At 12:46pm EDT on Friday, some 94,507,803 miles yawned between the Earth and the sun. Known as Aphelion Day, today marks the largest distance between the two bodies this year, which is over 1.5 million miles farther than the average span.
And yet, the heat wave hit particularly hard today, prompting record-breaking temperatures around the southwest and exacerbating brush fires. All-time highs have registered across the globe, as well, including Russia and Canada, where 33 individuals died of the scorching weather in Montreal.
But, if our planet is as far away from the sun as it can be, why is it still so hot outside?
Science, as broken down by Gizmodo, harbors the answers.
The Earth circles around the sun in an ellipse and at a tilt of a 23.5-degree angle. Hence, during June, the planet's northern section lists toward the sun, while, during January, its southern half points closer to the star. Sun rays reach the Earth's surface quite evenly during March and September, however.
Think about the reversal of summer and winter in the northern and southern hemispheres – this explains it. Well, this also cues to why it is hot during the summer – the Earth receives more light, which translates into more energy, which generates more heat.
Yet, according to an old NASA document cited by Gizmodo, our globe gets around seven percent less sunlight on Aphelion Day. Nonetheless, the northern half of the Earth comprises more landmass than the southern – thus, it heats up faster and remains hot longer.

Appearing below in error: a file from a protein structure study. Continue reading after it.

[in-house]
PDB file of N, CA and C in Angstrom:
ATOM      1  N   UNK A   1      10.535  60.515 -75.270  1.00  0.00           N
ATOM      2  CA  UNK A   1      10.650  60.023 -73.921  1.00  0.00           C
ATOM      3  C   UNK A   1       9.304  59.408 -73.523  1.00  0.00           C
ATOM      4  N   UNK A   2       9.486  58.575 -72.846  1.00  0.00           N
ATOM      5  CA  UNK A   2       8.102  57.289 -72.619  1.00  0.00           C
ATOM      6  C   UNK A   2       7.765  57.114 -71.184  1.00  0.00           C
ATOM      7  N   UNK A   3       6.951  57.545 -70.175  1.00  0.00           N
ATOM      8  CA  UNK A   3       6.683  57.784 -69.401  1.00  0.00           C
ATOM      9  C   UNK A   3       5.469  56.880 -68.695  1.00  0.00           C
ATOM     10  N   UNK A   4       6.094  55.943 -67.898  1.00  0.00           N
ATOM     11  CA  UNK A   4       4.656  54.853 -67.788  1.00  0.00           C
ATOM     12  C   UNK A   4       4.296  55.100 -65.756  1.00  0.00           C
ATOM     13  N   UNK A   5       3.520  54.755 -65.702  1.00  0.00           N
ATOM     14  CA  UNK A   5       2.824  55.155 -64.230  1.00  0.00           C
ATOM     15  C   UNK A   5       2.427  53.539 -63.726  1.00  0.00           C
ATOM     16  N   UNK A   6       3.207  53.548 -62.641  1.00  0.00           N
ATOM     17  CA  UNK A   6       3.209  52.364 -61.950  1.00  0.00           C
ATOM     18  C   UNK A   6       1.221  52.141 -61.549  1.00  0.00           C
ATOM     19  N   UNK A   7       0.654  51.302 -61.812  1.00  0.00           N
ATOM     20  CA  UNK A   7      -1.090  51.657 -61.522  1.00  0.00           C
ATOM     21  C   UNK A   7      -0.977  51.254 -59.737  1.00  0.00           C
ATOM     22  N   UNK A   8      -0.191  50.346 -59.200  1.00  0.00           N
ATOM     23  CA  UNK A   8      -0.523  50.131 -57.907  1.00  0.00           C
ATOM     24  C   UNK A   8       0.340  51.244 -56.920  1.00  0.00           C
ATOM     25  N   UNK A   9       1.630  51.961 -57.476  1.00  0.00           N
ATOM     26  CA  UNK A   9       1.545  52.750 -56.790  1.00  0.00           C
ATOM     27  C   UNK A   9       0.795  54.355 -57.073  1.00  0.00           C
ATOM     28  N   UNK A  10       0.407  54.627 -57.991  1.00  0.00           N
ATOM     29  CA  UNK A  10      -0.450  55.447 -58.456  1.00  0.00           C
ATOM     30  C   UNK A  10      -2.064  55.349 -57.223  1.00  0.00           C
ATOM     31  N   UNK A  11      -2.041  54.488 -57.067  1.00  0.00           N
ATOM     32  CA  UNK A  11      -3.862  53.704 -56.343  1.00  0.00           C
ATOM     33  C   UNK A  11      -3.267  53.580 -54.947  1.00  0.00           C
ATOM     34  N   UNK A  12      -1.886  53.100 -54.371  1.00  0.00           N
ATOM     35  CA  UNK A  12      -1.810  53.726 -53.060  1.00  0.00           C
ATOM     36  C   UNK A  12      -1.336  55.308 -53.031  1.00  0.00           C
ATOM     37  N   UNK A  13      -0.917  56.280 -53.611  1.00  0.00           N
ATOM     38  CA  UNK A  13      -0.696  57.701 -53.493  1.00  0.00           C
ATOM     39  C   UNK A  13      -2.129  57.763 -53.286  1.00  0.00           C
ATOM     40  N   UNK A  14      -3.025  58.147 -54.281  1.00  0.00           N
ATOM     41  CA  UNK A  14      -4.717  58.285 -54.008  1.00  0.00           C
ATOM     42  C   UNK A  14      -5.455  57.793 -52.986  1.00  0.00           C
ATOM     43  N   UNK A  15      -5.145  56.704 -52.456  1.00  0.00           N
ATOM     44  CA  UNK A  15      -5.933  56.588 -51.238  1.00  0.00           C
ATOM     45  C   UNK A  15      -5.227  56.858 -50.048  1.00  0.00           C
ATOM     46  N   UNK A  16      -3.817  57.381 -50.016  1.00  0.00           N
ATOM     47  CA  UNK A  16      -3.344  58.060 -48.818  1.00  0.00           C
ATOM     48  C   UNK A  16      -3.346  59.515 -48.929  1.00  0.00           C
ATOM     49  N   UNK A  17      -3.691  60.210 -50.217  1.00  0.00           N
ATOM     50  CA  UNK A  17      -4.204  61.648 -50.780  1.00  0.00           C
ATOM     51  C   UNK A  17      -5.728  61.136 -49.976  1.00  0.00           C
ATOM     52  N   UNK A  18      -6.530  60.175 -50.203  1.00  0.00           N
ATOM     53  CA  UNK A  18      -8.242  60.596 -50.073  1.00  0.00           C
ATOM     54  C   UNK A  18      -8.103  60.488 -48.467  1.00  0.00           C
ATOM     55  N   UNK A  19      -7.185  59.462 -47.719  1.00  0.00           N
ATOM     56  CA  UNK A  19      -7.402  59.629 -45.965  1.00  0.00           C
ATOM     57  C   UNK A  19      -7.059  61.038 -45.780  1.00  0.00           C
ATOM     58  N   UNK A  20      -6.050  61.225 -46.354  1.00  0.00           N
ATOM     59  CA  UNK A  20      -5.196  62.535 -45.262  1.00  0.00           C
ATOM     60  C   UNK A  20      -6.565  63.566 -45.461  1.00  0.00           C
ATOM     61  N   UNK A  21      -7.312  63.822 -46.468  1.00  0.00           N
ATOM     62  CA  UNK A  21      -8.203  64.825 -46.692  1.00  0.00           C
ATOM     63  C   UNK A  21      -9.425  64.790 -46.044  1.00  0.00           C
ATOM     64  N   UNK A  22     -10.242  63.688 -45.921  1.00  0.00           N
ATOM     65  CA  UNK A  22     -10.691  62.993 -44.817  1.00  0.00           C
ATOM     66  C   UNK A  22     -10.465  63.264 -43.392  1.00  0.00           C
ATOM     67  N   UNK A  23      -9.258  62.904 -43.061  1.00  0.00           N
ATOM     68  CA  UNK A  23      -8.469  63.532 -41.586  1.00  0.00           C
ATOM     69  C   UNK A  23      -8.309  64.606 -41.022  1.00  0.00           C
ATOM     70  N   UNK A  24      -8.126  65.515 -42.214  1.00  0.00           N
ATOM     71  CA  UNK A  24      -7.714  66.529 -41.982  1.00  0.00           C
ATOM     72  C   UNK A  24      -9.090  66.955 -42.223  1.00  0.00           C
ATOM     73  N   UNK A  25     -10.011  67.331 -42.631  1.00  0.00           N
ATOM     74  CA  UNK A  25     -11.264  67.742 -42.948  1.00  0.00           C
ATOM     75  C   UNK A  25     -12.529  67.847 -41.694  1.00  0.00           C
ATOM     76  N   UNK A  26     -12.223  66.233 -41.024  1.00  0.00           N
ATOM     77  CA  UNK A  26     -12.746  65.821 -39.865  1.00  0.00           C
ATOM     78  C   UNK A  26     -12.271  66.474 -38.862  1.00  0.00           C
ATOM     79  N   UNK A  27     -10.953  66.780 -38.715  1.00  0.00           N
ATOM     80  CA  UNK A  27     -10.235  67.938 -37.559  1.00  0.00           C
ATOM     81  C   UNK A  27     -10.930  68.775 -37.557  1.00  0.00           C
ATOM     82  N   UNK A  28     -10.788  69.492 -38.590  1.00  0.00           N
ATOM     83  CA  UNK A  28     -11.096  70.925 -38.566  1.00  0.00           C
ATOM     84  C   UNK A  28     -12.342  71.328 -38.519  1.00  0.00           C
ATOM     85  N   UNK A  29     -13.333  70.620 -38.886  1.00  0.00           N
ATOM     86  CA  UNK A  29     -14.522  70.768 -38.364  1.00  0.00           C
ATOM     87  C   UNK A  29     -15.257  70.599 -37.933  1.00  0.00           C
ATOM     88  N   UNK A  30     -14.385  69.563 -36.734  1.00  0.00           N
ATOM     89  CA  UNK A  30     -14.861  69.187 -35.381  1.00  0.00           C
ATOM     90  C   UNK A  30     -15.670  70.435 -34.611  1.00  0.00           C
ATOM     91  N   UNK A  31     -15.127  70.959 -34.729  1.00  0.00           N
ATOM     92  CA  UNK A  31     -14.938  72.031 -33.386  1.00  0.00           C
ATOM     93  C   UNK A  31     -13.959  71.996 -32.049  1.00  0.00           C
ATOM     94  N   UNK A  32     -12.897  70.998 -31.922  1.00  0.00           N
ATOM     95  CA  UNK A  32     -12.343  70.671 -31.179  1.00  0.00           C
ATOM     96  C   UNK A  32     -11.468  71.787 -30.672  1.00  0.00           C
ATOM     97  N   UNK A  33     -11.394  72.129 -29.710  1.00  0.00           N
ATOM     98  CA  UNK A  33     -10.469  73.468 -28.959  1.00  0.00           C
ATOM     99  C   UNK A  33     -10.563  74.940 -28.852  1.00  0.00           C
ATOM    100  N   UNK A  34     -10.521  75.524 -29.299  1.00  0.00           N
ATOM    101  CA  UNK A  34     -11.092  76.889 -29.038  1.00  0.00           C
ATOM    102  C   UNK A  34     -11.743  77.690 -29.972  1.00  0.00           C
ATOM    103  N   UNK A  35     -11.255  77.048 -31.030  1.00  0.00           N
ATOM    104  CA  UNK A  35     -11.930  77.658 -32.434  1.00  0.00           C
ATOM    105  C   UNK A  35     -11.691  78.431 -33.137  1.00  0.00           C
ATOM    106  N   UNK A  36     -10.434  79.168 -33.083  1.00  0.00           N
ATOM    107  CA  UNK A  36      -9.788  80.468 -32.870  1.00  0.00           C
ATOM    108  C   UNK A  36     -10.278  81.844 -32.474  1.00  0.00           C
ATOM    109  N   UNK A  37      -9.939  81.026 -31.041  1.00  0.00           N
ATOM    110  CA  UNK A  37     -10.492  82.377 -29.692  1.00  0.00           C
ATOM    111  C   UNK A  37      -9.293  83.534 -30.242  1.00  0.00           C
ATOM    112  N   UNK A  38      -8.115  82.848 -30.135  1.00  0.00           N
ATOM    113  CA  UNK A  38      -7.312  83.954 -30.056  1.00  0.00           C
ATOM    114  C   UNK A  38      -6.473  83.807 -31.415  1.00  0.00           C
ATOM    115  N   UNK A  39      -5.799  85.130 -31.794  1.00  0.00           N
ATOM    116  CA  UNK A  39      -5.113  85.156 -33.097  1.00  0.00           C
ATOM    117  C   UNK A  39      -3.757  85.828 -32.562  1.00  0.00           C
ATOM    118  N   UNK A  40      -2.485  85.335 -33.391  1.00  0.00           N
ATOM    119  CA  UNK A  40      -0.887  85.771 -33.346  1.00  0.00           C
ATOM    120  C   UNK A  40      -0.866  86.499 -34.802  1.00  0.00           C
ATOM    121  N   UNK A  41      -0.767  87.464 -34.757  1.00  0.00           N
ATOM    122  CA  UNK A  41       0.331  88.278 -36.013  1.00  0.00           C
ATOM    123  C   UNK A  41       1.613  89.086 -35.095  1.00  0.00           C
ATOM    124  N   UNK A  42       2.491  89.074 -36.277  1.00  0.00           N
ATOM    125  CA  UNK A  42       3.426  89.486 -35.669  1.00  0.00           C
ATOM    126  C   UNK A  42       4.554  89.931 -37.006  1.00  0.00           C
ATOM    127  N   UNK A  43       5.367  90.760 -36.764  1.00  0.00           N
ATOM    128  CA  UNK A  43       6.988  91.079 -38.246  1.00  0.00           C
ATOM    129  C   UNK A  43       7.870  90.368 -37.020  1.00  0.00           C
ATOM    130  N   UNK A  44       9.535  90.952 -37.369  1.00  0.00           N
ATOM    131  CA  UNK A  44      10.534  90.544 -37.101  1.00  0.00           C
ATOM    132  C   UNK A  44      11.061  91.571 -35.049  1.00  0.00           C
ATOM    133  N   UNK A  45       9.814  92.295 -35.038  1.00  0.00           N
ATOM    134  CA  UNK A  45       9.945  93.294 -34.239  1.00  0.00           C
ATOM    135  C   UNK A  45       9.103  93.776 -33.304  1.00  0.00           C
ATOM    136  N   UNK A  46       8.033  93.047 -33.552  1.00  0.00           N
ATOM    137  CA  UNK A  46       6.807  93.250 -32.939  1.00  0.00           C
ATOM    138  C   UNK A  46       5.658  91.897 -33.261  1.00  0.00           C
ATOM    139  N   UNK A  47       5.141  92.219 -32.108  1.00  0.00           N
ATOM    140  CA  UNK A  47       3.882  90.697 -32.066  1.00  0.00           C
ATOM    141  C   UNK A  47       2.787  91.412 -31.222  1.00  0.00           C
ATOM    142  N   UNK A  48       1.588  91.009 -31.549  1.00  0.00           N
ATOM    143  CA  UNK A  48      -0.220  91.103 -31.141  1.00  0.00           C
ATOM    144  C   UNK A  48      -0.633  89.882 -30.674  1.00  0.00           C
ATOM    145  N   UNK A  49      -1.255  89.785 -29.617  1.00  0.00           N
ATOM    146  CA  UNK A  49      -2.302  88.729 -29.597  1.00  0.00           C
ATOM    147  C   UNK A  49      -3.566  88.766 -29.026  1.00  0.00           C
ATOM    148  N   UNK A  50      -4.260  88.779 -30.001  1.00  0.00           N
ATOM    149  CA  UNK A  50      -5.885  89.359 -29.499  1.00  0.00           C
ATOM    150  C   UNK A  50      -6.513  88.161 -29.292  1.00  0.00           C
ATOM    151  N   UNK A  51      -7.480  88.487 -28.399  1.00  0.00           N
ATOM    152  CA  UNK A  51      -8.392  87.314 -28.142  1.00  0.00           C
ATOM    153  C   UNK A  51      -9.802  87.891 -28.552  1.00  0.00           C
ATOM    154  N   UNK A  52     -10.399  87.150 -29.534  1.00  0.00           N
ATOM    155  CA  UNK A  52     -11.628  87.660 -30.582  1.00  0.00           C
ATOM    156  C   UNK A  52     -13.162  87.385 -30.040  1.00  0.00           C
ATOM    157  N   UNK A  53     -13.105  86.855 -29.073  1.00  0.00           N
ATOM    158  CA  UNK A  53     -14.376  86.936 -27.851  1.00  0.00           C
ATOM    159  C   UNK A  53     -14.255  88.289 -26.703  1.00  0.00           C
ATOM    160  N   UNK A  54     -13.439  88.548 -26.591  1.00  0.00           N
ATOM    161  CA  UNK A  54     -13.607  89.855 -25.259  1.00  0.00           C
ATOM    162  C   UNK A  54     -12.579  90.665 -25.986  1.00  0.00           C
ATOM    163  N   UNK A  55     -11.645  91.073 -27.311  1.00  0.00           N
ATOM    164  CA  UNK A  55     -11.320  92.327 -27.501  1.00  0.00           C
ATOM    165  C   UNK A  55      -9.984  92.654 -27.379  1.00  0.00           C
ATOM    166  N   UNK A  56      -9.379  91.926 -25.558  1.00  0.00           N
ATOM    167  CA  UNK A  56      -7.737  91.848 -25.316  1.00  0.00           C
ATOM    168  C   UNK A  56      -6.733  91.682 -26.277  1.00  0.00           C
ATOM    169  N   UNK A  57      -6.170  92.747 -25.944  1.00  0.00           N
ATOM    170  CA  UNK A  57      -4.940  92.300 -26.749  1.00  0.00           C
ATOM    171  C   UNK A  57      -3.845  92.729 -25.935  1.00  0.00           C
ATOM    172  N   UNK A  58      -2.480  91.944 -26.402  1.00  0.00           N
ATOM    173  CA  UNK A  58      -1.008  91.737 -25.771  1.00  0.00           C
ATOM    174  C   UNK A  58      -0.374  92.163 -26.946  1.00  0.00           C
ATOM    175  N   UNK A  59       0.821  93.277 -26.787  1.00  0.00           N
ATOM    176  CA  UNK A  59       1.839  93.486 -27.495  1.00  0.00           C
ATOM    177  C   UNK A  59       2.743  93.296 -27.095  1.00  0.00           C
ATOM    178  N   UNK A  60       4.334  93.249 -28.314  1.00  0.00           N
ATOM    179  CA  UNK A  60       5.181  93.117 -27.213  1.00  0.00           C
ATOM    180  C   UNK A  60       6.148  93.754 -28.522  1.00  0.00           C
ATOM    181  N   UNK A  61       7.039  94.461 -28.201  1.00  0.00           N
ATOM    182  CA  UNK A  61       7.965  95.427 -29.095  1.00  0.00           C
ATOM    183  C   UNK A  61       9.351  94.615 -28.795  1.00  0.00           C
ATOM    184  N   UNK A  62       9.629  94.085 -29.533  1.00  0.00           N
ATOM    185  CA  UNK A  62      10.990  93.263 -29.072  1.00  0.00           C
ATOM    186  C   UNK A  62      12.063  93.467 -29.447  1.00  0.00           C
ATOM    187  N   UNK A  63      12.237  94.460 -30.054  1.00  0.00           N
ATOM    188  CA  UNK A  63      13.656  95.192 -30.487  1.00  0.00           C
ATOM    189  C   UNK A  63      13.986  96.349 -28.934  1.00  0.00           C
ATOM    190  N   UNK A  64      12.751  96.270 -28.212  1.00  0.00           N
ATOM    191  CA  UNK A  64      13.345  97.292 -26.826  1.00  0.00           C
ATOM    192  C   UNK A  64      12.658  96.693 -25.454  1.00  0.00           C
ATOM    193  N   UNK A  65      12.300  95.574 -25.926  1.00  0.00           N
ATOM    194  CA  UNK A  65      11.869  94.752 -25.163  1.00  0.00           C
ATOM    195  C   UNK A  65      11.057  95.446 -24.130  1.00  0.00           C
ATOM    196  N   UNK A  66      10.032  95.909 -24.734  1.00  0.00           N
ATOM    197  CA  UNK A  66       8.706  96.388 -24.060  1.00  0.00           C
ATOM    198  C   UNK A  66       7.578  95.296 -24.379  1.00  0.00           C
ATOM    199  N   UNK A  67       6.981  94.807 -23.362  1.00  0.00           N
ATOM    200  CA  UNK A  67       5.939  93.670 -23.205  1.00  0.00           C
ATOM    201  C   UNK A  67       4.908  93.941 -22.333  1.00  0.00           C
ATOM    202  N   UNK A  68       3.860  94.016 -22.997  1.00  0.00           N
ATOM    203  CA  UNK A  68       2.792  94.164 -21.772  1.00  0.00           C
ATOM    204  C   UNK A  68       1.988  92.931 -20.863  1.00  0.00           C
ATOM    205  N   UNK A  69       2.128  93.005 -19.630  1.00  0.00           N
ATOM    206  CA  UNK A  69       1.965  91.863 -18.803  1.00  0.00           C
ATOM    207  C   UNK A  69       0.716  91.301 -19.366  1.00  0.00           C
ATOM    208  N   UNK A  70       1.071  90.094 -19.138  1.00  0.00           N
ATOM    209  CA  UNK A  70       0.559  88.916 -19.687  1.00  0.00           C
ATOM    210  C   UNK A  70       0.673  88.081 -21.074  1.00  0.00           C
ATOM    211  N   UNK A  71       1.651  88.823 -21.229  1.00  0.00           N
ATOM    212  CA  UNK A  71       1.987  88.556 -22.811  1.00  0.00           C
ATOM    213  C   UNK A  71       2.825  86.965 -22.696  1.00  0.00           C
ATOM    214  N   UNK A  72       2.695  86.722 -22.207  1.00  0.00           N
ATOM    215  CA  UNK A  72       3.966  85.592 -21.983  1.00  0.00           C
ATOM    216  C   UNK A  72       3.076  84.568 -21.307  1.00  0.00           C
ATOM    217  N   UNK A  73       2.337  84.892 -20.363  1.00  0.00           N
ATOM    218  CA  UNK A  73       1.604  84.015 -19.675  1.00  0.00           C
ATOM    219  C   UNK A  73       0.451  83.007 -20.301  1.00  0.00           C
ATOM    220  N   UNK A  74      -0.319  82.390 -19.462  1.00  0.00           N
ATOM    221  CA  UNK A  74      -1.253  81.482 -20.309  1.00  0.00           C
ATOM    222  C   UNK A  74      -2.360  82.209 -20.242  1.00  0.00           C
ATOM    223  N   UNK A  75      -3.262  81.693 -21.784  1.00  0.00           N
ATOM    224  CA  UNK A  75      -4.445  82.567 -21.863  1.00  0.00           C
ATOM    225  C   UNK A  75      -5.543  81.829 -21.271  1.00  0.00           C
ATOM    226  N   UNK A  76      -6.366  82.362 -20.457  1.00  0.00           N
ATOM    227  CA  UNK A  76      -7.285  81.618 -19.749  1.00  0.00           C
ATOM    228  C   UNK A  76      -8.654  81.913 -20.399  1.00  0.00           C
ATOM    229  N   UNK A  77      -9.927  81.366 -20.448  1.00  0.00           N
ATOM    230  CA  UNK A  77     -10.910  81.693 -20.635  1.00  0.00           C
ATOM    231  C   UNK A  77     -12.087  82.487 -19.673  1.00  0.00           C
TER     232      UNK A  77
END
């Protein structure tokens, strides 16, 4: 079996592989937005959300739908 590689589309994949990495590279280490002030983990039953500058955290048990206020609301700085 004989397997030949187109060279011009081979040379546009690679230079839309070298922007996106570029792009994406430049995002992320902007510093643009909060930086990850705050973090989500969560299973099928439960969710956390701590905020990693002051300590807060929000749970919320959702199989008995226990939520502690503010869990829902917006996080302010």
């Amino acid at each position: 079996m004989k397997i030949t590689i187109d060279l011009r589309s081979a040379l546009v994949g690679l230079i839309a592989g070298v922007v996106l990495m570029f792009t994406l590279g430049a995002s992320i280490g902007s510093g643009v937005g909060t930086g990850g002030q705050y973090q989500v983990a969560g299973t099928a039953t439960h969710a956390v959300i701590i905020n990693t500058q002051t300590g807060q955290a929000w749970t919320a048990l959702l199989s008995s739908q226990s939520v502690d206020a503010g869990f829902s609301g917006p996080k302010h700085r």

There is another interesting fact that adds to the sizzling weather. Washington Post's Greg Porter points out to an expansive stretch of high pressure in the atmosphere above the eastern U.S., which pushes air down. As it sinks and compresses, air hikes up its temperature, causing what is sometimes dubbed "heat domes." Further exacerbating this phenomenon is its stubbornness to dissipate once developed.
"Not only is the current upper-level high going to stick around, but also it's going to become stronger and larger over the next several days," Porter wrote on July 3. "Over the weekend, the same ridge of high pressure that has been dominating the weather over the East will expand west."
Could global warming play a role too? Perhaps. The last three years have seen unusually intense weather events – from hurricanes to heat waves. But any substantial shifts in the Earth's climate ought to manifest themselves over the long-term, which we are yet to experience.
Many factors have aligned to make today a special occasion for space and science buffs, so Happy Aphelion Day!